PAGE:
Occasionally someone will find the Virgin Mary's image on a slice of toast, or they're sure they see grandpa's face in a patch of clouds. That phenomenon of trying to find meaning in random stimuli is called "pareidolia," a word that's also the title of the closing number on 2012's Unpatterns (Wichita Records), Simian Mobile Disco's third full-length. While discussing the London duo's interest in pareidolia, James Ford points to an example on the title track of A Form of Change, a recent EP composed of Unpatterns leftovers. "There's a bass line that runs throughout the track that is actually not in time with the track," Ford says. "It's totally asynchronous, but it's still a sequence of notes, and it does this interesting thing where your brain sees a pattern and tries to put a rhythm to it, even though there is no rhythm there or it keeps changing."
This marks the latest crafty tongue-in-cheek touch from a group who adore their crafty tongue-in-cheek touches. Back in 2000, Ford met Jas Shaw at Manchester University. Both would become part of electro-rock four-piece Simian. Sometime around 2005, Simian dissolved, with Ford and Shaw regrouping as Simian Mobile Disco — their tongue-in-cheek suffix stemming from British slang for a corny wedding/bar mitzvah DJ. In the years since, the two have repeatedly used glowing electro to combine smarts and humor with tasty dance beats. The most theatrical instance of this aesthetic in action is "Audacity of Huge" off 2009's Temporary Pleasure. As a ridiculous, robotic beat sets the mood, Yeasayer's Chris Keating steps in as guest vocalist to brag about owning several absurd novelties that could be afforded only by the upper class — "that mother-of-pearl oyster fork," a "Damien Hirst telephone," "that grape Kool-Aid-filled swimming pool" — while still bitching about his love life. "Audacity" offers incisive dissection of rich-kid ennui in a context where you'd least expect to find it.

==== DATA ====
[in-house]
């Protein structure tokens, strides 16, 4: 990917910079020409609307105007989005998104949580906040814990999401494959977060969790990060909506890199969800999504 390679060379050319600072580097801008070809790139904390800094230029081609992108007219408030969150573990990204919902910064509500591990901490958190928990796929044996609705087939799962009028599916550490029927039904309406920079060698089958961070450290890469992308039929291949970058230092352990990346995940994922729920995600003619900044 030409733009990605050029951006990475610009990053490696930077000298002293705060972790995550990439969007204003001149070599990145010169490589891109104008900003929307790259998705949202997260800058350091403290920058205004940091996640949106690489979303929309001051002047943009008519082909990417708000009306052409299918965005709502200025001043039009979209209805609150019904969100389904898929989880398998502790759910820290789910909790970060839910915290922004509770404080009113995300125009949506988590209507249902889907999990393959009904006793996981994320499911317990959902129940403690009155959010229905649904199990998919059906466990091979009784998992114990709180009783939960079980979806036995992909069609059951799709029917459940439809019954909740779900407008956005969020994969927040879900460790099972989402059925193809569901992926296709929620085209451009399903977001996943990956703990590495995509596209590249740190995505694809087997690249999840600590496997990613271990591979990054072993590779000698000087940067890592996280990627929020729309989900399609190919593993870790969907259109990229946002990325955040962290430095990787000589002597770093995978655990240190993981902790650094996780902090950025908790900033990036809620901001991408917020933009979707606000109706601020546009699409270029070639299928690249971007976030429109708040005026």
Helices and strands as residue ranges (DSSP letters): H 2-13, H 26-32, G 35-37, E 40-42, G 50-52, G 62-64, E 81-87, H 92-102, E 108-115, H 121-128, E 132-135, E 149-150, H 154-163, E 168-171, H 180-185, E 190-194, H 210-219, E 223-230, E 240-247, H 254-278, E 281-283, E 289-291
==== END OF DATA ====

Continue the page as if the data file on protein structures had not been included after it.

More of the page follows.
Over the years, SMD's sonics have grown increasingly similar in style and function to old-school arcade games like Pac-Man or Space Invaders. Both those games and SMD squeeze the most out of a minimal palette by championing simple construction and geometric designs. Nowadays, Ford aims for "hopefully less than 10 things" to move and modulate inside any given track.
Subtlety and manageability haven't always been Simian Mobile Disco's thing, but that's their focus nowadays. Though Ford sounds uninterested in regularly adding massive crescendos to songs as the group did years ago, the relationship between the music makers, he says, has changed little since starting this. "I don't think we're ever going to take over the world and be an absolutely massive band, but we're happy with where we are."
SIMIAN MOBILE DISCO + JDH + DAVE P :: Paradise Rock Club, 967 Comm Ave, Boston :: December 11 @ 7 pm :: 18+ :: $20 :: 617.562.8800 or thedise.com